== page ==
OpenLogic shared some of their year end stats with us that I found interesting.  OpenLogic reported that the following projects drove the most customer interest:

  • Tomcat
  • Apache HTTP Server
  • JBoss
  • MySQL
  • PostgreSQL

OpenLogic also reported that their average customer acquires support for an average of 66 open source projects. They also reported a significant uptick in interest for open source software support during the second half of 2008:

  • OpenLogic saw a 2x increase in the number OpenLogic enterprise customers in 2008 (to a total of 75 enterprise customer); over half of these new customers coming on board in the second half of 2008.
  • OpenLogic received more than triple the number of inbound sales leads in the second half of 2008 over the first half of 2008.  More than half of all new deals came from inbound leads from enterprises actively shopping for open source support.

I find it very interesting that customers turn to OpenLogic for support of JBoss, MySQL or PostgreSQL, and even Tomcat for that matter, when the vendors behind these projects offer their own support or enterprise editions.  This goes back to the argument that SpringSource’s Rod Johnson was making about customers only acquiring support from vendors who have substantive control over the code in question.  But if the average customer is getting support for 66 projects, that customer definitely wants a one-stop-shop.  Managing 66 vendor relationships is nobody’s idea of fun!

I get the sense that having access to the developer of the project is no longer the #1 buying criteria for some customers seeking OSS support.  This was bound to happen with the maturity/quality of open source projects and customer’s familiarity with these projects.  Think of the 15% of customers that purchase support and decide not to renew in year 2 because they didn’t make sufficient use of the support offering.  Play this out over several products and it’s easy to see the value of a combined support offering like OpenLogic’s offerings.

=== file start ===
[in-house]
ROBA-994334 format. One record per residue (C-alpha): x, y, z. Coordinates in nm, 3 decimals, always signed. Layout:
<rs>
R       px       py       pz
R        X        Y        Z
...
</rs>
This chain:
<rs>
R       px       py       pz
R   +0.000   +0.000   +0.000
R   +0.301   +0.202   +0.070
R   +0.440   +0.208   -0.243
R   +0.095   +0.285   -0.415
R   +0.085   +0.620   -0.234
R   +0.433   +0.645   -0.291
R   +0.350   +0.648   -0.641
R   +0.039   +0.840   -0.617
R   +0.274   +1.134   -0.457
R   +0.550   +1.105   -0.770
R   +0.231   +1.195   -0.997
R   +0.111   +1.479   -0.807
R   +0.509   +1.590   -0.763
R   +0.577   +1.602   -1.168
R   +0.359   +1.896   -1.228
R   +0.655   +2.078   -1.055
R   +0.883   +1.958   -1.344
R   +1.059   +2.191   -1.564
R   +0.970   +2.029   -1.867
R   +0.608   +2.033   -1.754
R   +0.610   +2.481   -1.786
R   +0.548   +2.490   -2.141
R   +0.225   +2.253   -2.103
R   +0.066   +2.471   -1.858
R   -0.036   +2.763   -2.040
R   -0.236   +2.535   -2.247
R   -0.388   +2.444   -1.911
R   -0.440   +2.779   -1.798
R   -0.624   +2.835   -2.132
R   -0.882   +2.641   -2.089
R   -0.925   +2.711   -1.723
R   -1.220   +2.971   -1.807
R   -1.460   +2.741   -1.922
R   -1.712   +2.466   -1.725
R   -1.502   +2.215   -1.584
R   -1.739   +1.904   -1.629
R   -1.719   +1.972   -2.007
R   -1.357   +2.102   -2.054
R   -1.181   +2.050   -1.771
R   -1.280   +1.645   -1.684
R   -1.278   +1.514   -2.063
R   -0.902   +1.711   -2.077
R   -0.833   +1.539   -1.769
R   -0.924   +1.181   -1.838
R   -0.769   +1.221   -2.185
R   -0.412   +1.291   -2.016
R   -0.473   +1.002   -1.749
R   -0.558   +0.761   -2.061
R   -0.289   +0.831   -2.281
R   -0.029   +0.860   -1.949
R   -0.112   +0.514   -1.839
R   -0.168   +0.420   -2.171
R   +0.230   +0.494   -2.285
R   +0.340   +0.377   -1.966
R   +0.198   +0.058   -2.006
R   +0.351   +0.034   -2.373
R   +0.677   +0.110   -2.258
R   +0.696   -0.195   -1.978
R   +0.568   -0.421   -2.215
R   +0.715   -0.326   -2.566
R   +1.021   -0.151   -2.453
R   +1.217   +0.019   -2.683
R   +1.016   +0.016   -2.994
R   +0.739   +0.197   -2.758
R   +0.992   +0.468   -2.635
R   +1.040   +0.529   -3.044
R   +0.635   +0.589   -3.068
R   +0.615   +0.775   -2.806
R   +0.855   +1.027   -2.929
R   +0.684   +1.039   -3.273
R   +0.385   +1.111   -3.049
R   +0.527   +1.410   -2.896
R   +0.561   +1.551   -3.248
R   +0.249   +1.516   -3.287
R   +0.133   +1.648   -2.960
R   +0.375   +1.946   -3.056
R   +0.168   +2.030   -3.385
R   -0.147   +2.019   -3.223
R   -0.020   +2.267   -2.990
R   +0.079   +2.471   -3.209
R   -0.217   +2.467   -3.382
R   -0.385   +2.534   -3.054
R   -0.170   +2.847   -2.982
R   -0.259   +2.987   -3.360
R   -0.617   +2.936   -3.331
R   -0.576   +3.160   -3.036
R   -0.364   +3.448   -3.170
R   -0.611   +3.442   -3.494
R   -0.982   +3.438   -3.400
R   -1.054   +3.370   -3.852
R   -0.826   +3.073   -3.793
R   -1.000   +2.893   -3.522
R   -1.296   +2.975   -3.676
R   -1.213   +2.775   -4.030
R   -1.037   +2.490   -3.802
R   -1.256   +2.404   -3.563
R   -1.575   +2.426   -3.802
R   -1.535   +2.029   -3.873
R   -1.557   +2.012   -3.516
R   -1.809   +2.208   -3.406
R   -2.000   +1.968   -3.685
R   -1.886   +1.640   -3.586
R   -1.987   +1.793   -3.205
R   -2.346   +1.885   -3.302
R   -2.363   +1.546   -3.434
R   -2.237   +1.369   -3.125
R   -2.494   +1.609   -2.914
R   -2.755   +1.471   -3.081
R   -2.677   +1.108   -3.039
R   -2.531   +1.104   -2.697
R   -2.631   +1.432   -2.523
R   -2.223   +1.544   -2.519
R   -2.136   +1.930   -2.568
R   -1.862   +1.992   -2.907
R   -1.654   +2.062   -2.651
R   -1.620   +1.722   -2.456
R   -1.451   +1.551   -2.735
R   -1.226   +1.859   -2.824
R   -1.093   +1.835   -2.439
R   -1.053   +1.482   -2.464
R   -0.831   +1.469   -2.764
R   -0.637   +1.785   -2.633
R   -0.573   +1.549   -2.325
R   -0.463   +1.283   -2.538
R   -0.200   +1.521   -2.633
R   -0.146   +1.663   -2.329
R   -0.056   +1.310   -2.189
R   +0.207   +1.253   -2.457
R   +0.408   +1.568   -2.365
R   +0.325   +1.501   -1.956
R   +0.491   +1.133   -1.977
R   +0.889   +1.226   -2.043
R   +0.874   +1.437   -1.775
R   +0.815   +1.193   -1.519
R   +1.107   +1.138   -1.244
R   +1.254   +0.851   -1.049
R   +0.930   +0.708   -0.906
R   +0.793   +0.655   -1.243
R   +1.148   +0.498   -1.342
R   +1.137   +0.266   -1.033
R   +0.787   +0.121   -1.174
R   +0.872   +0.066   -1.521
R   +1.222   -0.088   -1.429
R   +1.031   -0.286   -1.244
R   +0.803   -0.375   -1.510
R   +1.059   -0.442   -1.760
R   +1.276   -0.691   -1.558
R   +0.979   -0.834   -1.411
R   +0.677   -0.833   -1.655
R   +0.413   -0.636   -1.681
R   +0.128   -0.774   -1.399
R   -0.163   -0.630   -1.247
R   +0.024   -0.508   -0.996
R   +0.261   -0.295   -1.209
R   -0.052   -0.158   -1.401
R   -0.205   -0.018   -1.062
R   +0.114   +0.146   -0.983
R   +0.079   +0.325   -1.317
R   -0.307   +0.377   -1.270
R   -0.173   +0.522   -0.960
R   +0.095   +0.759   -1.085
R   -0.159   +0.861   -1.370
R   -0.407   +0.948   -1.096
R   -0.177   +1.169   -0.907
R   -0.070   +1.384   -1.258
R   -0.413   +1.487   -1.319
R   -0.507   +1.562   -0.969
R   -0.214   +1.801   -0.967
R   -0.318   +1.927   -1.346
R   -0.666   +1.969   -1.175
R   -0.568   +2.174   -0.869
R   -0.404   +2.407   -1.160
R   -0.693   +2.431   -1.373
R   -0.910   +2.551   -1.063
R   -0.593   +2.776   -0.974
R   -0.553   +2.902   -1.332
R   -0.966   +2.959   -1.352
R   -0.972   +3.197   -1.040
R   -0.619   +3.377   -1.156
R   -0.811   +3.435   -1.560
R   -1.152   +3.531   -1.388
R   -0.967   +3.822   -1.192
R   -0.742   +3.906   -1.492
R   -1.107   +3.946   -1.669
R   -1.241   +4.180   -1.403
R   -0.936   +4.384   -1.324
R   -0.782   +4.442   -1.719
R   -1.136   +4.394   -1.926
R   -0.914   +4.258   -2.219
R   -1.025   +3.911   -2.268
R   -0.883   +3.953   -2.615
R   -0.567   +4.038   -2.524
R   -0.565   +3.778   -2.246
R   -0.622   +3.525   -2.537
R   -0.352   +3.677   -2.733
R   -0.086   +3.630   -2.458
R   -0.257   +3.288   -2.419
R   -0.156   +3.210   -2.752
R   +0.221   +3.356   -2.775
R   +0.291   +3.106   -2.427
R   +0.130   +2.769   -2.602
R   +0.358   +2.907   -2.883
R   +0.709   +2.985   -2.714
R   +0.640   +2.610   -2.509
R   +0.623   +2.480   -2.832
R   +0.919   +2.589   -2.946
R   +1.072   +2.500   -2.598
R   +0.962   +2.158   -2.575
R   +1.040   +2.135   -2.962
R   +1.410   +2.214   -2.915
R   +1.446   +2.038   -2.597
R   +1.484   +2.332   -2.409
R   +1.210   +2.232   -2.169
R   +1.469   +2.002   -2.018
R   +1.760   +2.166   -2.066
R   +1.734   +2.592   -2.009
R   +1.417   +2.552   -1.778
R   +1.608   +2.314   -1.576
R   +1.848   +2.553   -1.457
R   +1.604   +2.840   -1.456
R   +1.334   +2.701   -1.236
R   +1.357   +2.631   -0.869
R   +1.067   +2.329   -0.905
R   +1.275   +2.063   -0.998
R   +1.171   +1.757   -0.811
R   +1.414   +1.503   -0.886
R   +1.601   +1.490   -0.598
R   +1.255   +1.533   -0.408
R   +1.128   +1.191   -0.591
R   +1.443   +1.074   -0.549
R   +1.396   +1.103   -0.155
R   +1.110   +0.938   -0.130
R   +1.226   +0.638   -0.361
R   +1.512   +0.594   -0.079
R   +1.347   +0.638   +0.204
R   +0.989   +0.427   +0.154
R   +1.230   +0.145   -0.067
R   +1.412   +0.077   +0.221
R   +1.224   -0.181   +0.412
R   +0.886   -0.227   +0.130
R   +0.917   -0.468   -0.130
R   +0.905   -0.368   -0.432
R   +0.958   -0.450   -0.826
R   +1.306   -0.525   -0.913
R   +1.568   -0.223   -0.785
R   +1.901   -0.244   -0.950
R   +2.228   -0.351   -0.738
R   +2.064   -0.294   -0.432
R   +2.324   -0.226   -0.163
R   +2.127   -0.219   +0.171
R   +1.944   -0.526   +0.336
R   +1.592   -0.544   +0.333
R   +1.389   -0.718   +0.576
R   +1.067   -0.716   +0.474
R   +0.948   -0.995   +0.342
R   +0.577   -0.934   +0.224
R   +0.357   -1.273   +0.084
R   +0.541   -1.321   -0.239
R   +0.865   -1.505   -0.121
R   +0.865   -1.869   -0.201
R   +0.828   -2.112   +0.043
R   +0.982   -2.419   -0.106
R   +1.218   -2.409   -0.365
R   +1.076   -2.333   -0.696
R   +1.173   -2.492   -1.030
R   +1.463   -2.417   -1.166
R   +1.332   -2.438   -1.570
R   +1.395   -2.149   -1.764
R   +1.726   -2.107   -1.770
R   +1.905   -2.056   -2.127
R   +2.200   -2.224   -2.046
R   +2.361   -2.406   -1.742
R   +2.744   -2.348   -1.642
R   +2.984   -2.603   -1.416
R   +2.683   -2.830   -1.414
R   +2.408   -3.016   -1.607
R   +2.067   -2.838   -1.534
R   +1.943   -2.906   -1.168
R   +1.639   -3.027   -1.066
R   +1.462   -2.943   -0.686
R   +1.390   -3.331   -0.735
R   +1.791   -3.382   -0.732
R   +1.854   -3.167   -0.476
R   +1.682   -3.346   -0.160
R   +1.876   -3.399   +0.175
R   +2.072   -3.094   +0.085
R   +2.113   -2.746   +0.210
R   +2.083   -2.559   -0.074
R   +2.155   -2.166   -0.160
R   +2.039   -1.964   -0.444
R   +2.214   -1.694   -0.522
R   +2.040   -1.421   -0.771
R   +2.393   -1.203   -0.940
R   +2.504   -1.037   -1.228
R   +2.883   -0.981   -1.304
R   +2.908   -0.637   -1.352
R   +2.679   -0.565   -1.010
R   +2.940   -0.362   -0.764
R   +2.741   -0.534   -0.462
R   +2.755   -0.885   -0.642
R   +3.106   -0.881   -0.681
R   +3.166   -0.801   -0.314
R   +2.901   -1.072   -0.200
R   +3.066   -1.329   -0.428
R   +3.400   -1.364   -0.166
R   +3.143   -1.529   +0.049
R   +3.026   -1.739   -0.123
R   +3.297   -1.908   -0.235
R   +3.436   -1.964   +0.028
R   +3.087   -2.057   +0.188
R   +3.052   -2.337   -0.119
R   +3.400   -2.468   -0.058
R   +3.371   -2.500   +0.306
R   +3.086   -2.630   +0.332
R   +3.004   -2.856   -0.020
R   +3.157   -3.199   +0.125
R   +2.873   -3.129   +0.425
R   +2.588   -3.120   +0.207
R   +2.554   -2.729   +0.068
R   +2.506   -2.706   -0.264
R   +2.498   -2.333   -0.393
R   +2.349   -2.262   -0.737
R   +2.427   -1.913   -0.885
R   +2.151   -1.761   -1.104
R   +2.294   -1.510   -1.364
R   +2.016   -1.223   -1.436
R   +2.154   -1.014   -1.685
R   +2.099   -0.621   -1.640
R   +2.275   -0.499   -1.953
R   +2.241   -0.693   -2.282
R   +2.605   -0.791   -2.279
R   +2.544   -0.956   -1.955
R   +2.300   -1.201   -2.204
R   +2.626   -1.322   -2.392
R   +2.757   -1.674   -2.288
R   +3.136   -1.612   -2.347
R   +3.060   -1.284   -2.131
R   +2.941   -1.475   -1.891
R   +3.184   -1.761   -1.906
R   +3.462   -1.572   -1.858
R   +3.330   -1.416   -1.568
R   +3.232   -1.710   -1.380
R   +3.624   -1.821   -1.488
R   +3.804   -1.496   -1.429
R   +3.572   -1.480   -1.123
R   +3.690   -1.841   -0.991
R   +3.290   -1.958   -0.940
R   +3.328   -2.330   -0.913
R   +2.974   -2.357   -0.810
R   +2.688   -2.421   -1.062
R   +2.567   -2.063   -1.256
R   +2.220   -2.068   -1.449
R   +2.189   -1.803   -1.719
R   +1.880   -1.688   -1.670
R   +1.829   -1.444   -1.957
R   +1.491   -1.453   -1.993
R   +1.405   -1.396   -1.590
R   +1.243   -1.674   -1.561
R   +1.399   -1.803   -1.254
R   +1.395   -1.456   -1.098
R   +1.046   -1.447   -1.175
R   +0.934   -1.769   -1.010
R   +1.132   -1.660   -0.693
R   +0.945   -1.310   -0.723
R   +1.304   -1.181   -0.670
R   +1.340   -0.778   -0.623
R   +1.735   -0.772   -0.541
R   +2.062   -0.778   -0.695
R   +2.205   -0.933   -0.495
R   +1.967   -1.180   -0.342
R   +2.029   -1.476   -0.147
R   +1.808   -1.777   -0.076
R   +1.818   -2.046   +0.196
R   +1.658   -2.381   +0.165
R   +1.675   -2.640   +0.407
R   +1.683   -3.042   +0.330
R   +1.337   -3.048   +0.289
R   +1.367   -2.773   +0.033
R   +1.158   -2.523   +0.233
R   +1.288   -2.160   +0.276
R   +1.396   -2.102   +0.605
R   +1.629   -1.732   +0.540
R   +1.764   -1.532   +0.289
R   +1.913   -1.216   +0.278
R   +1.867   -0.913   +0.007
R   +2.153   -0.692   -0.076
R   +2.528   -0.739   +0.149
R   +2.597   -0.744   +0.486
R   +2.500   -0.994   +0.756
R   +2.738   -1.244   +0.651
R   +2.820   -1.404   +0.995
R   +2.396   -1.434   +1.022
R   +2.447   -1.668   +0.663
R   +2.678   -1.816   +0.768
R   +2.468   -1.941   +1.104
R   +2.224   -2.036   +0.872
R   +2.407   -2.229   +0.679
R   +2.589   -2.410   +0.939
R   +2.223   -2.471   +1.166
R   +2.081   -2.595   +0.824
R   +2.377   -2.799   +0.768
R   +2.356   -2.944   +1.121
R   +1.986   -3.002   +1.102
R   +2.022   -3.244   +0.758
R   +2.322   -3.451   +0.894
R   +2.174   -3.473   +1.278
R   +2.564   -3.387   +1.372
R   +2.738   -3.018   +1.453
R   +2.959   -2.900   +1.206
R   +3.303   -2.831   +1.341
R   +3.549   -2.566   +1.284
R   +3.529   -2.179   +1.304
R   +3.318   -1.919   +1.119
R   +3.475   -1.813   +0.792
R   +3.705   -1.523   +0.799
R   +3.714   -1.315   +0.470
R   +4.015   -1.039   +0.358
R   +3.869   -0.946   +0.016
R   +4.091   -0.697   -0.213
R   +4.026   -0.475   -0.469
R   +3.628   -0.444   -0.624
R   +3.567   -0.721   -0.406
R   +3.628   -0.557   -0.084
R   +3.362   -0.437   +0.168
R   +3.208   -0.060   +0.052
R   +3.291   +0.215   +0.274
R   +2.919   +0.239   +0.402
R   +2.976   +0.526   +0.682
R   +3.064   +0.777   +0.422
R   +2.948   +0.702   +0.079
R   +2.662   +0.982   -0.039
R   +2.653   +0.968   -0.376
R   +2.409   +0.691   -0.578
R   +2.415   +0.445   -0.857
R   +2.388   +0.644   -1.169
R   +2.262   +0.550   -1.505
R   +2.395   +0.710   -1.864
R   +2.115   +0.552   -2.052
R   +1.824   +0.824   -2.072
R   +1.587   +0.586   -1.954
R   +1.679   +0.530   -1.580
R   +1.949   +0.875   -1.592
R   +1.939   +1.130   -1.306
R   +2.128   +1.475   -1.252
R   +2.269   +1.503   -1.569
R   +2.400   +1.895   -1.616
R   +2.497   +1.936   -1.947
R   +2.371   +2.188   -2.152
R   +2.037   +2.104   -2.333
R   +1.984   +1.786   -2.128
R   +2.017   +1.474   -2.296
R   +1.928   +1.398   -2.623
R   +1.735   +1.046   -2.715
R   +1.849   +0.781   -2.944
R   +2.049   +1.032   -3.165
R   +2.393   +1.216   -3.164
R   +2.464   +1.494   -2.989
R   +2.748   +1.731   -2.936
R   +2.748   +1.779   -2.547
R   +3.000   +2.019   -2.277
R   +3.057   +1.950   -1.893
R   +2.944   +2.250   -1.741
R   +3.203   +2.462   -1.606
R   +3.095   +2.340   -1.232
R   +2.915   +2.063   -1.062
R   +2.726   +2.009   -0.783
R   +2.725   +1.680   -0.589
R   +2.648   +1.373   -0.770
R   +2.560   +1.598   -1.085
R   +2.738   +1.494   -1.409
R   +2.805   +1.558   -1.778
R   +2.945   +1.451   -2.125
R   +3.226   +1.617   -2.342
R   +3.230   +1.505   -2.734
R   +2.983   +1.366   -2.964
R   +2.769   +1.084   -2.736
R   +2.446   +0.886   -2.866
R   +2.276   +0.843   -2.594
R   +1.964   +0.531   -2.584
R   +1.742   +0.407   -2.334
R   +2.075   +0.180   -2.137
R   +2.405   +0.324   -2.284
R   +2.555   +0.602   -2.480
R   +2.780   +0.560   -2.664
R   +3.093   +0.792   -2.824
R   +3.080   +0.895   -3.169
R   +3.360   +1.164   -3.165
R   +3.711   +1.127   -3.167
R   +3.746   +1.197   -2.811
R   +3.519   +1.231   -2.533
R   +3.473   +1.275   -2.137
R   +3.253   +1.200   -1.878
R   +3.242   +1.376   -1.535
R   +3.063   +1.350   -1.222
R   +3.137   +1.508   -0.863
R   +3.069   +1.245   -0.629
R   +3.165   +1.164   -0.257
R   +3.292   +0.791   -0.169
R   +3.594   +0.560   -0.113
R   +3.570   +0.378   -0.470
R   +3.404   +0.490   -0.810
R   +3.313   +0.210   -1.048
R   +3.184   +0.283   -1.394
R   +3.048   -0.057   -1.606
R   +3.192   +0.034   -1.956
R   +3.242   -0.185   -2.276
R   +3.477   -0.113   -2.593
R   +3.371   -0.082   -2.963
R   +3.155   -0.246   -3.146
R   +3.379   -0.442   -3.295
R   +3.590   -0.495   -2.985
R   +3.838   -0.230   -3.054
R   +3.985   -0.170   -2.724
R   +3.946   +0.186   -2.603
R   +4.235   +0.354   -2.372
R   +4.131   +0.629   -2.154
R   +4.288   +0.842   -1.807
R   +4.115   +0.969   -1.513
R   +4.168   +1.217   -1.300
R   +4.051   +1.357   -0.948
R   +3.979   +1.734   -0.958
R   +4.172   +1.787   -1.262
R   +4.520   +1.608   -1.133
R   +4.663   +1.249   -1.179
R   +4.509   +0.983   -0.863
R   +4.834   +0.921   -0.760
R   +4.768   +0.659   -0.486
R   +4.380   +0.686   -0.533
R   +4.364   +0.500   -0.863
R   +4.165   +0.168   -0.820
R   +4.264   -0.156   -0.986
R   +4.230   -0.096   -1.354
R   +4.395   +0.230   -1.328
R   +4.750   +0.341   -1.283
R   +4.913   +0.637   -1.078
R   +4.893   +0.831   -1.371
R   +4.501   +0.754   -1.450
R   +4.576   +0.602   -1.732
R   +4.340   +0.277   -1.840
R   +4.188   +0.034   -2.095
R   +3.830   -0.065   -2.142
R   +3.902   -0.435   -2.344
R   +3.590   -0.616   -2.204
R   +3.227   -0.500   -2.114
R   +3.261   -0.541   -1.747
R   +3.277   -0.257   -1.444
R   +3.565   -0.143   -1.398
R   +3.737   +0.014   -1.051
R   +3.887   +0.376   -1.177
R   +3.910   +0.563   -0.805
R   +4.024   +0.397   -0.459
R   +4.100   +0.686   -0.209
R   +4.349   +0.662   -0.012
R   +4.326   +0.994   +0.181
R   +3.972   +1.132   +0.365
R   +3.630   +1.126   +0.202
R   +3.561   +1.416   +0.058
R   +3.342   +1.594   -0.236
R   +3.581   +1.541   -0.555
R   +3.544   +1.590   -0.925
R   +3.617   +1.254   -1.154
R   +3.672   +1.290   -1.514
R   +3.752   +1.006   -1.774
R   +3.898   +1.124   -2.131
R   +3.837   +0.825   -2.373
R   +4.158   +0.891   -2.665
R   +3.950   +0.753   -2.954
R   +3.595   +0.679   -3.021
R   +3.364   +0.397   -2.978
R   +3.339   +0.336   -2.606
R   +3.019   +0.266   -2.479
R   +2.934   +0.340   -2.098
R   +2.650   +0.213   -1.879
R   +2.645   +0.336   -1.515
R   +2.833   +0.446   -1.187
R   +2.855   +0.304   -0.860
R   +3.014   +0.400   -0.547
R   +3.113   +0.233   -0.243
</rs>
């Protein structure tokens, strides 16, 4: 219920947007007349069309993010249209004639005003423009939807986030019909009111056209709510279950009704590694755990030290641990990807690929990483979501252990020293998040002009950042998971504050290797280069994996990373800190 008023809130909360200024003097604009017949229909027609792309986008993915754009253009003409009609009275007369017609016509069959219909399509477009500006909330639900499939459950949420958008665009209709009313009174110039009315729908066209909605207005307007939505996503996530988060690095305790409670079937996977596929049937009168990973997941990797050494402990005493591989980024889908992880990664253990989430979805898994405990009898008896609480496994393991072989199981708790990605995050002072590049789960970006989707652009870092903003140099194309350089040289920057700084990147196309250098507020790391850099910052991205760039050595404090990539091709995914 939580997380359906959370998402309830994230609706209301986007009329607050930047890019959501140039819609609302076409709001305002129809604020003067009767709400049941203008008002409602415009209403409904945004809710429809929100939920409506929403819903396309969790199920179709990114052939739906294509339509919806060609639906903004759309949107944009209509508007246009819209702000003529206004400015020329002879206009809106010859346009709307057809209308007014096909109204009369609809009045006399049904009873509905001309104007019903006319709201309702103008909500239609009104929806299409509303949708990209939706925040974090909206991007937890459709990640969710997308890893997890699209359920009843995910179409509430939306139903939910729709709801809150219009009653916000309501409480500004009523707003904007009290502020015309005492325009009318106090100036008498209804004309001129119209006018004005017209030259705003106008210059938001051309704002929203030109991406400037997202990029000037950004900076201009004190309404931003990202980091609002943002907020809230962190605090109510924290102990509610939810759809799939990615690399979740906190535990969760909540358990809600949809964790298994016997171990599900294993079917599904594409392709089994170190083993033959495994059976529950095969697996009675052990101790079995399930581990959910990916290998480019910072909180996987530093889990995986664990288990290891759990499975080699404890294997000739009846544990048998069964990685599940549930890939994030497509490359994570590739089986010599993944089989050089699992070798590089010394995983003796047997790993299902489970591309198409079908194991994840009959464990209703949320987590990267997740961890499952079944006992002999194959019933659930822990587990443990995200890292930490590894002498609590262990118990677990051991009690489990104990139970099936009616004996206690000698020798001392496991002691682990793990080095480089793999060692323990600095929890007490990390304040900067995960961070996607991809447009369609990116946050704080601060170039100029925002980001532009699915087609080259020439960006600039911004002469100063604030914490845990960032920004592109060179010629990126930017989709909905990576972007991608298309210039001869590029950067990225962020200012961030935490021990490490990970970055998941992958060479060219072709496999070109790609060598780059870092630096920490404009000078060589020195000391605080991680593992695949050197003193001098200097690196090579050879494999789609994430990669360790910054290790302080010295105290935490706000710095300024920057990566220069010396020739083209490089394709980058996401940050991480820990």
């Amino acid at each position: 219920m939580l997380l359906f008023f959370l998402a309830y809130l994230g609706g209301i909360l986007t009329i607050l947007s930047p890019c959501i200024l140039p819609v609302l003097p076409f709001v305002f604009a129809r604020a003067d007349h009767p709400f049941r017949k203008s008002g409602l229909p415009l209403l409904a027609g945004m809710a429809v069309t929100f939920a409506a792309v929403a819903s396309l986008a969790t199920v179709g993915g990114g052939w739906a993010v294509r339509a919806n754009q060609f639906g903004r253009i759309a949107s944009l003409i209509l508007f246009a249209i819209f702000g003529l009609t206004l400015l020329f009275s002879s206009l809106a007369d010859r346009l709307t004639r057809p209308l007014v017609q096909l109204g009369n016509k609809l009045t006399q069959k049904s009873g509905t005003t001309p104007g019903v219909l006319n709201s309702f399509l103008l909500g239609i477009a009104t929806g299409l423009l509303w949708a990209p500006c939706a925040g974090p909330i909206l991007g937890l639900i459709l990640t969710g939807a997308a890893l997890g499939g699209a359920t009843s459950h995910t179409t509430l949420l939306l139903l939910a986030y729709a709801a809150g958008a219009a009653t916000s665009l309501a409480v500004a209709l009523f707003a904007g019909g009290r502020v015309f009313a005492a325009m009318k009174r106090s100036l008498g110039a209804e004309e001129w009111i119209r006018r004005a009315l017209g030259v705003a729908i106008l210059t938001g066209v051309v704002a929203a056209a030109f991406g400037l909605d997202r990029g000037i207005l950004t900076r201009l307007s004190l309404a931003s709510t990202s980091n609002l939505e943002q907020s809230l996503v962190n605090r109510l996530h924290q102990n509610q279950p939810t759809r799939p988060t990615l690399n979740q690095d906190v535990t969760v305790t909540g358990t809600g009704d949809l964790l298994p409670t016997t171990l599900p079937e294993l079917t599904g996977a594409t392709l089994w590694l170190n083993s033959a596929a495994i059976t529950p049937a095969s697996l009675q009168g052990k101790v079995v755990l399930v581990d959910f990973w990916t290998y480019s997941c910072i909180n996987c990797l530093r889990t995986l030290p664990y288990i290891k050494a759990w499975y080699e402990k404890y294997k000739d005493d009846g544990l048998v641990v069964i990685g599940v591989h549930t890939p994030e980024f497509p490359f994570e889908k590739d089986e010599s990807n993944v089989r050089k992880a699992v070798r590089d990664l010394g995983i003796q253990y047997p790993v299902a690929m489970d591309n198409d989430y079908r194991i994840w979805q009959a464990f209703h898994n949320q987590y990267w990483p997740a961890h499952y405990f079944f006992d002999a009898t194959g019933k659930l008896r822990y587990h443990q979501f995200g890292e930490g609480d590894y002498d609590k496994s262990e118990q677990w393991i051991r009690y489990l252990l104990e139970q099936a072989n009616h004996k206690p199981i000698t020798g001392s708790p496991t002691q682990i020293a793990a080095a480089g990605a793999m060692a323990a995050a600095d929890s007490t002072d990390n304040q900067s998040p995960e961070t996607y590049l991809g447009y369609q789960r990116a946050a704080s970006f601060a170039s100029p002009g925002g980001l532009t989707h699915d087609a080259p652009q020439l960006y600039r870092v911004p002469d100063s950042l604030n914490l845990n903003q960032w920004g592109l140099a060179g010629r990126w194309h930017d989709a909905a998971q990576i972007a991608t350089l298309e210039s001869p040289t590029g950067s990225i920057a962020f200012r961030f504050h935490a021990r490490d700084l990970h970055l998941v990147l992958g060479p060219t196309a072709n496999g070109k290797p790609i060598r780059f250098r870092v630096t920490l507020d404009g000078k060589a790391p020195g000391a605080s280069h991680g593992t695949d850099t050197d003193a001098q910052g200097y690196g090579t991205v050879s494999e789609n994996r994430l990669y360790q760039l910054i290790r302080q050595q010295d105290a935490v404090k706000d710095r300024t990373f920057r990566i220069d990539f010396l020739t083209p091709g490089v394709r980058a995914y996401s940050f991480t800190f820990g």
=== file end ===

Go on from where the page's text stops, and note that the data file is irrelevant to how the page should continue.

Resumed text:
So does this mean that the MySQL/Sun’s of the world are going to lose revenue at the hands of the OpenLogic’s of the world?  Nope.  Customers do value the relationship with the vendors behind key open source projects.  I emphasize “key” because out of the 10s or 100s of OSS products in use at a customer, a handful are more critical than the rest.  For example, I want to be sure that the HTTP server or database stays up as these products impact customer experience.  If I keep getting an error with Ant, it’s annoying for my developers, but doesn’t impact the customer experience.  There will always be different use cases and customers have differing needs.  It behooves the open source ecosystem to address these needs as broadly as possible.